That’s the theme of this year’s International Women’s Day(1). It invites us to help forge a better working world for all of us no matter our gender.
How do we respond to such an invitation? Are we ready for ‘bold’? It is not easy to speak up, to make unpopular choices or to buck against the status quo. Many of us want to be a leader within our families, our communities and networks and work to accelerate equality which requires courage alongside pragmatic action.
And such actions are far more likely to happen if one has a coach.
It seems we are already making considerable changes in our lives and the lives of those we coach. Women are more likely to consider a coach or choose a career as a coach or integrate coaching skills into their current profession, according to research by the International Coaching Federation (ICF).
Other coaching statistics show that over two-thirds of the people who turn to a life coach to help them improve their lives are women. In a similar ICF study conducted in 2016, 67 percent of global coach practitioners are women, with the highest concentrations in North America, Eastern Europe, and Oceania. More to the point, 66 percent of survey respondents are women managers or leaders.
That’s good news.
If women are coaching change agents, it stands to reason we are significantly impacting change in the direction of gender parity. Not by making it part of our client’s agenda but by recognizing our influence and seeing ourselves as a part of a bigger collaboration working to right the inequities.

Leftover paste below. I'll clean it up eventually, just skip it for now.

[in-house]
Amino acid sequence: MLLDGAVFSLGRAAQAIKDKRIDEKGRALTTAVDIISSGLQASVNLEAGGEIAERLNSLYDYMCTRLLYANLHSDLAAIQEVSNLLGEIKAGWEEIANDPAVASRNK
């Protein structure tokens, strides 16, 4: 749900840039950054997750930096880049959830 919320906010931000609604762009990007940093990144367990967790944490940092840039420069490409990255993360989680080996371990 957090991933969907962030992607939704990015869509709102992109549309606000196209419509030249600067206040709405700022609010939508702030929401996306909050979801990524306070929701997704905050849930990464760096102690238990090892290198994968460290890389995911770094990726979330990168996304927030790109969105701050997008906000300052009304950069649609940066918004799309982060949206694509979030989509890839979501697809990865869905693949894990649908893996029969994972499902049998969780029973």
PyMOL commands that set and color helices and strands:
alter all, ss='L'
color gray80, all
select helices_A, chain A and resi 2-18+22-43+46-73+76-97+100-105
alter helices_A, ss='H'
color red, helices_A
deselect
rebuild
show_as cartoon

While coaches, managers, and other leaders women have the influence we are still more likely than men to be unemployed or to be contributing family workers, which usually implies no access to monetary income. In Oceania, sub-Saharan Africa and Southern Asia, between 30 and 55 percent of employed women are contributing family workers, about 20 percentage points higher than men in the same regions. (2)
Women are also more likely than men to be employed part-time. This can help them to better balance work, household and child-rearing responsibilities, but part-time jobs are often associated with lower hourly wages, less job security and less training and promotion opportunities than full-time employment.
Women are also significantly underrepresented in decision-making positions such as legislators, senior officials and managers and are over-represented as domestic workers, positions that are characterized by low pay, long hours and lack of social protection.
Over the past 20 years, an increasing number of countries have adopted legislation providing maternity and paternity benefits, enabling workers to meet their responsibilities outside work. Over half of all countries currently offer at least 14 weeks of maternity leave and 48 percent of countries have provisions for paternity leave. These measures, however, often exclude workers in specific sectors or categories of employment, such as paid domestic workers, own-account and contributing family workers, casual and temporary workers, and agricultural workers.
So what’s a coach to do? Keep coaching. And become masterful at it. Equality and social change is built on a foundation of connection and understanding. Active listening and powerful questioning are two coaching tools that support these essential communication competencies.
When we listen with our full attention and an open mind, we relate to others through direct experience rather than through filters of partisanship or judgment. It allows us to experience our commonalities and see the inherent value of others. We view our differences in a new context where those very differences create possibilities rather than roadblocks.
Each one of us whether coach or client, manager or at home parent or working mom, by joining forces through purposeful collaboration, we can change the world starting with gender parity to advance and unleash the limitless potential of women and the contributions they offer to economies the world over.